Year: 2023 Source: BMC Psychiatry. (2020). 20, 73. SIEC No: 20230889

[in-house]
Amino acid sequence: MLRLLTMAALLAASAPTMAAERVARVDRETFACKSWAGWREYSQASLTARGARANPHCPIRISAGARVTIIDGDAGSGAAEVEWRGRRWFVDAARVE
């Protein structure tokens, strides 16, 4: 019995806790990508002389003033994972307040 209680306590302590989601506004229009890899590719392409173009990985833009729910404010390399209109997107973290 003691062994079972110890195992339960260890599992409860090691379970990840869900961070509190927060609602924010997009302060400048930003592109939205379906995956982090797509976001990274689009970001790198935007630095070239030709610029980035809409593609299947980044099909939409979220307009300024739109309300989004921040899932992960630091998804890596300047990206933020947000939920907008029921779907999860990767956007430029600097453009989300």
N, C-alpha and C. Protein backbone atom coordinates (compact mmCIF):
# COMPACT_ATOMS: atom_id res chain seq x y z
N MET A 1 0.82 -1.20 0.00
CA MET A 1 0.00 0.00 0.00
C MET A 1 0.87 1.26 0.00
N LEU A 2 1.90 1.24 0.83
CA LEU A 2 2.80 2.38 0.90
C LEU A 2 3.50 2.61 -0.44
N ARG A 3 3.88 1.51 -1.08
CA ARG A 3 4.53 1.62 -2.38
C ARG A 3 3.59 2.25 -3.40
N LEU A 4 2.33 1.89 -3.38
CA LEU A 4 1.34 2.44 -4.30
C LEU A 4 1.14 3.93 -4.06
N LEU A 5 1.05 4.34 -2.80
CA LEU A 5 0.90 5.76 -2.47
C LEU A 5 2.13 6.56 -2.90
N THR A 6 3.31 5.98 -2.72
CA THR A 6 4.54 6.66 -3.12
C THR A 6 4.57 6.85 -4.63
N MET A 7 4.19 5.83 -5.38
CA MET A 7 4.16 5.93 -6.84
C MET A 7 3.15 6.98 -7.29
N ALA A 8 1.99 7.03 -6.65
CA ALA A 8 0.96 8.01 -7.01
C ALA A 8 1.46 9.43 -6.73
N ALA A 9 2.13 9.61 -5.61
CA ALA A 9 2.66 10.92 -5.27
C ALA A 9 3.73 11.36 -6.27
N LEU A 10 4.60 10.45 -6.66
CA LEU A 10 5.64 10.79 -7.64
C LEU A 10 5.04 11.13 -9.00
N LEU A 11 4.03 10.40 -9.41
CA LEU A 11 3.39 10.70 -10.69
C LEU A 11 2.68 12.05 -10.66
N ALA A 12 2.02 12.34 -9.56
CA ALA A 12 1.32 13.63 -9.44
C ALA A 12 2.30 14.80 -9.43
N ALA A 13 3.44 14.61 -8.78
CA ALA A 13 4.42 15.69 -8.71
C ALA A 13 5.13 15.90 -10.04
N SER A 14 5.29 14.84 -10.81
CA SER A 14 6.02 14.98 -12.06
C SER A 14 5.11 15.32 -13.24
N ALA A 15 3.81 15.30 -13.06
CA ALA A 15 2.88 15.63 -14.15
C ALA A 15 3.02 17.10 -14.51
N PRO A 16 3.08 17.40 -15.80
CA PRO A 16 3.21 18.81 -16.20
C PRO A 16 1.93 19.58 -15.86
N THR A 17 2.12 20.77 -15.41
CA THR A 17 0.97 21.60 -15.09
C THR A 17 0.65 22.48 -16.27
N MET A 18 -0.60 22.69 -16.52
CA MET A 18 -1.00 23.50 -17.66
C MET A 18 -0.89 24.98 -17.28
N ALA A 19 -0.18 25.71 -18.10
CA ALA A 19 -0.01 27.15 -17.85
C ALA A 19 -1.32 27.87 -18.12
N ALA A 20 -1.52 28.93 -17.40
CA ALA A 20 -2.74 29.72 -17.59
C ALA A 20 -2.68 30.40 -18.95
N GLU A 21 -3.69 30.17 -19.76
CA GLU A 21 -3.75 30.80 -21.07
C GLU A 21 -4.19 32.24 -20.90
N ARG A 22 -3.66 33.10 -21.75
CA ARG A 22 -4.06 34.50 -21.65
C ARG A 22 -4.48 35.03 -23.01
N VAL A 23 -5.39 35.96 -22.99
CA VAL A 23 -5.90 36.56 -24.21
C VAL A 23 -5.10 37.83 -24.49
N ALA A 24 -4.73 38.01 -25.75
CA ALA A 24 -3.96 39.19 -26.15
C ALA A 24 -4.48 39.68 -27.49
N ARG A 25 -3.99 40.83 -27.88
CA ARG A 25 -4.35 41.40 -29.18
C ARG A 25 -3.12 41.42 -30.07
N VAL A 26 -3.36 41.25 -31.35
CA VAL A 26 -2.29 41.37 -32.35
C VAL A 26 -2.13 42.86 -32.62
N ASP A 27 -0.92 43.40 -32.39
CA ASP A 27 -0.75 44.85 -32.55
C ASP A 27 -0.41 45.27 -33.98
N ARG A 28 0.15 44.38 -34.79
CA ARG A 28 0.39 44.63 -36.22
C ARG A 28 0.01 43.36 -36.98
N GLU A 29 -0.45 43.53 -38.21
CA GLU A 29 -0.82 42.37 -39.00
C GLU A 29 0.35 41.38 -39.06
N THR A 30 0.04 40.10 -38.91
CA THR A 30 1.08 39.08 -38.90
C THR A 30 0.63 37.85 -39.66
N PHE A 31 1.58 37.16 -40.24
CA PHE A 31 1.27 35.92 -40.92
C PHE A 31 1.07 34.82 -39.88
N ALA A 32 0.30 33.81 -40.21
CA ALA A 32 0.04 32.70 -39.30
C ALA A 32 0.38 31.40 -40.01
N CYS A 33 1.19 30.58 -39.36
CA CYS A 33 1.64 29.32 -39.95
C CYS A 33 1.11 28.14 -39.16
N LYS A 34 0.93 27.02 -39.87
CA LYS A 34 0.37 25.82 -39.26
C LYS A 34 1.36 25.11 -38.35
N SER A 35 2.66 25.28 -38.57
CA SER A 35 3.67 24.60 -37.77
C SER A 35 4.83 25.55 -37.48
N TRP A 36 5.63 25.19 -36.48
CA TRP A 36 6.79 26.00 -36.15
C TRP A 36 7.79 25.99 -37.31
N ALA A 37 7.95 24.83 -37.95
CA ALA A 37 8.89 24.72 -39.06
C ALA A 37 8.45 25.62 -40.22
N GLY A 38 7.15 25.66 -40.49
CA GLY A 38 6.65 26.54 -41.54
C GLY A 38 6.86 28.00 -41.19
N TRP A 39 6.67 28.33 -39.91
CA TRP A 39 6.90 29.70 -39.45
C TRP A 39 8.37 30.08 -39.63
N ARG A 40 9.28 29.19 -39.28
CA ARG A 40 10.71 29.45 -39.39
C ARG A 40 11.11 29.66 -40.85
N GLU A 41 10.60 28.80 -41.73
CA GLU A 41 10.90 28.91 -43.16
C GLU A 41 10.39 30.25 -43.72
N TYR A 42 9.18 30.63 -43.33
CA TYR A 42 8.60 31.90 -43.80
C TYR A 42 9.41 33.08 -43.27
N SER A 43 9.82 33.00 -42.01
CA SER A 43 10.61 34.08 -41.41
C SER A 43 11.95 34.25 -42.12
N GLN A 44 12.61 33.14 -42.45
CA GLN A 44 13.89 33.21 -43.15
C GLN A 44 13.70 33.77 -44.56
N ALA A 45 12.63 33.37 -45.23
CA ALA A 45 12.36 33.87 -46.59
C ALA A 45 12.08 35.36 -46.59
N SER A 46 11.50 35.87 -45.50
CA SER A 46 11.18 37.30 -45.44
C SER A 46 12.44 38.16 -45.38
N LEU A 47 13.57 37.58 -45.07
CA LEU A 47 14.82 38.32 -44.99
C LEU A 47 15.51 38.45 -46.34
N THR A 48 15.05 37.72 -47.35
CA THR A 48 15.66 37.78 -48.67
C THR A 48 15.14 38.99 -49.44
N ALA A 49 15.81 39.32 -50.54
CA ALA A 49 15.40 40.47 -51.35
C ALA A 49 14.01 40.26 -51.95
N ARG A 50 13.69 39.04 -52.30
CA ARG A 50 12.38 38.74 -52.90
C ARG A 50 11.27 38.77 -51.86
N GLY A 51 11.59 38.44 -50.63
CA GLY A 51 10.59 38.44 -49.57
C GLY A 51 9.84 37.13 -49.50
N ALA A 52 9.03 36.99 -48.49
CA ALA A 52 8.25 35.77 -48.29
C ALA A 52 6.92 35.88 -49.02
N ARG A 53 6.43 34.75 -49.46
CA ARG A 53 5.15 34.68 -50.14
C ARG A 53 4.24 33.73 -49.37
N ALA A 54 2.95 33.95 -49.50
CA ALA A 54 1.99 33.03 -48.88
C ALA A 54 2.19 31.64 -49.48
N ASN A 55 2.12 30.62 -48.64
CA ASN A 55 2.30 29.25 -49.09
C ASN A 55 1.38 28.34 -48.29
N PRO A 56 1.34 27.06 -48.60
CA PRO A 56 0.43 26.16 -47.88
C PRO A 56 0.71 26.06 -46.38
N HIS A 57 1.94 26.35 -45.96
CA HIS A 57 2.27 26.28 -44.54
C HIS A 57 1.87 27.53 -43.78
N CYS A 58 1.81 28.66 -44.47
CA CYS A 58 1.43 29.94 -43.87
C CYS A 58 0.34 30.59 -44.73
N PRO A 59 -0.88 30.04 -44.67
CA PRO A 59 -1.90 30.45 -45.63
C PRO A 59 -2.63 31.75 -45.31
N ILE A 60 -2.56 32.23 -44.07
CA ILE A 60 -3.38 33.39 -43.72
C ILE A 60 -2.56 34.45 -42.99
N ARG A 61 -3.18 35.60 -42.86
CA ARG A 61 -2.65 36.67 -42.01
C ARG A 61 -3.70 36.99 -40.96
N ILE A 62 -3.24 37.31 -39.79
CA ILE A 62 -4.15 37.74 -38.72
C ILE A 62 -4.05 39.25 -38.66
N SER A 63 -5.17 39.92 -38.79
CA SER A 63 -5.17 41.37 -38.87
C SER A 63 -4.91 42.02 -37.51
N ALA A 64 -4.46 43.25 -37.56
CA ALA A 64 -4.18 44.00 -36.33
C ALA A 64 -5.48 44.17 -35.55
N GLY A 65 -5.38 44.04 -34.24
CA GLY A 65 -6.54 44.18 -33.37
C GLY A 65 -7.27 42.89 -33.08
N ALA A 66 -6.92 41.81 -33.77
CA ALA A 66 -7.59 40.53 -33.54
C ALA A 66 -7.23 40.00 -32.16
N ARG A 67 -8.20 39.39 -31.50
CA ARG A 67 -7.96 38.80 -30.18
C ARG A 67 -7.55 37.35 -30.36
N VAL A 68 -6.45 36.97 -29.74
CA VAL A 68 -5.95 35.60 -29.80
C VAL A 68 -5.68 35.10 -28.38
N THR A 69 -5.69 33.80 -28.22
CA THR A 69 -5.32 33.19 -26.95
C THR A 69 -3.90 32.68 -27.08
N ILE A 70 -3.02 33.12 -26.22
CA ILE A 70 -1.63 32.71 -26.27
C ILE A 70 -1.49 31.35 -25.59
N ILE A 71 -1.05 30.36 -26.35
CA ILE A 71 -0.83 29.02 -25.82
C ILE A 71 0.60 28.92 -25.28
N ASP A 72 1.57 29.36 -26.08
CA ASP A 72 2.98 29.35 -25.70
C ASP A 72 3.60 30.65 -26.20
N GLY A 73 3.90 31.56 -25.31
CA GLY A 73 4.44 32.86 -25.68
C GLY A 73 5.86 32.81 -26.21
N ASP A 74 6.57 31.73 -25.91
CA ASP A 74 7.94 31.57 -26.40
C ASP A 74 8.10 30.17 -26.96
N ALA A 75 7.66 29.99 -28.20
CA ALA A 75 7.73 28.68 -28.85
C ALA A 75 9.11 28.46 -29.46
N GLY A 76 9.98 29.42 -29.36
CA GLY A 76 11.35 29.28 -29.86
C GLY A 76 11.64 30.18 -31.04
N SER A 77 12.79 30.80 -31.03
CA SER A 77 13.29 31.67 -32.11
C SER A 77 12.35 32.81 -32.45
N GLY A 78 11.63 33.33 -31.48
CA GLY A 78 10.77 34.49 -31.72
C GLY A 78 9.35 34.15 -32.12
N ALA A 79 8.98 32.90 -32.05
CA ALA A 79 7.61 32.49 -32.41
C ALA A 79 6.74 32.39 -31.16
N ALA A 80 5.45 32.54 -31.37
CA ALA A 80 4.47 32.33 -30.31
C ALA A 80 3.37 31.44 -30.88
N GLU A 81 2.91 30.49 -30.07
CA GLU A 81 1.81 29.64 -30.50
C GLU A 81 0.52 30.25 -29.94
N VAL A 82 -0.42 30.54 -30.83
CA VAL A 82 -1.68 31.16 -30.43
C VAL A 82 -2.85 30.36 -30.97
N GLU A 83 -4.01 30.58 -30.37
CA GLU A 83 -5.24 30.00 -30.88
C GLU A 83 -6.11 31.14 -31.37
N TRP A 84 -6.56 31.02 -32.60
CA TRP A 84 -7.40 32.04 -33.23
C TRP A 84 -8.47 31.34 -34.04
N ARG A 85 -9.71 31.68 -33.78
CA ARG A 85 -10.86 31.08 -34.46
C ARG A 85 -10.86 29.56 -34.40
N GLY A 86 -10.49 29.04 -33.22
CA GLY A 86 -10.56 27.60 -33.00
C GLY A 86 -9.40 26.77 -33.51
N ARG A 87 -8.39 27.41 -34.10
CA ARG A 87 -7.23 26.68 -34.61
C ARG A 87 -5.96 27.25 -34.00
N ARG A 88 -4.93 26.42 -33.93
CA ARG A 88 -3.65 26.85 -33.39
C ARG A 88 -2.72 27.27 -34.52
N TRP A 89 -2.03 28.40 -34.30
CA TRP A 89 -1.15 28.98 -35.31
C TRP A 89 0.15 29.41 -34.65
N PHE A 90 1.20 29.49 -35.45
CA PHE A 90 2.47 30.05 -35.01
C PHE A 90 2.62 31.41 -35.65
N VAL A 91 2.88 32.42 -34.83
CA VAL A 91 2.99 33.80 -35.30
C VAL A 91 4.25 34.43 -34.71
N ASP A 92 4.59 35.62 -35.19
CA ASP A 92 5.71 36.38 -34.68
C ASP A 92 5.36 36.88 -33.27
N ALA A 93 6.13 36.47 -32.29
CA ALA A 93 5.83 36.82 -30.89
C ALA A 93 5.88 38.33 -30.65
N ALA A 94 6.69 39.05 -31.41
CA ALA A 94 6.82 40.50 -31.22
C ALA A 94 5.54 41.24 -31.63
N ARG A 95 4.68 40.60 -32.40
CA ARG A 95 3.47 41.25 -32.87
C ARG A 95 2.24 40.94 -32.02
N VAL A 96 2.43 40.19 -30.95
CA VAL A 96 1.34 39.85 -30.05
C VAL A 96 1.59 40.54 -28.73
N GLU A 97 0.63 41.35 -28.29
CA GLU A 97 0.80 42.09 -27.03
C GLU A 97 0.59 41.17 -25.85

Background A substantial increase in rates of suicide worldwide, especially among late adolescents and young adults, has been observed. It is important to identify specific risk and protective factors for suicide-related behaviors among late adolescents and young adults. Identifying specific factors across the masses, not only in the Western, but also in the Asian context, helps researchers develop empirically informed intervention methods for the management of protective and risk factors of suicide. Methods In the current study, 2074 students (706 males), filled out the Meaning in Life Questionnaire, with subscales of Search for Meaning (MLQ-S) and Presence of Meaning (MLQ-P); the Future Disposition Inventory-24 (FDI-24), with subscales of Positive Focus (PF), Suicide Orientation (SO), and Negative Focus (NF); and the Beck Hopelessness Scale (BHS). These scales measure protective and risk factors that are linked to suicidal behaviors; while suicidal behaviors were measured by the Suicidal Behaviors Questionnaire-Revised (SBQ-R). Mediation analyses were performed to test the models with both the MLQ-S and MLQ-P as the mediators between a) hopelessness, as measured by BHS and suicidal behaviors; and b) PF, SO, and NF, as measured by FDI-24, and suicidal behaviors. Results We found that only MLQ-P mediated the relation between hopelessness and suicidal behaviors; while both MLQ-P and MLQ-S mediated PF, SO, and NF (as measured by FDI-24), and suicidal behaviors, respectively. Conclusion Meaning in life, including both the presence of meaning in life and search for meaning, can be good protective factors against suicidal behaviors.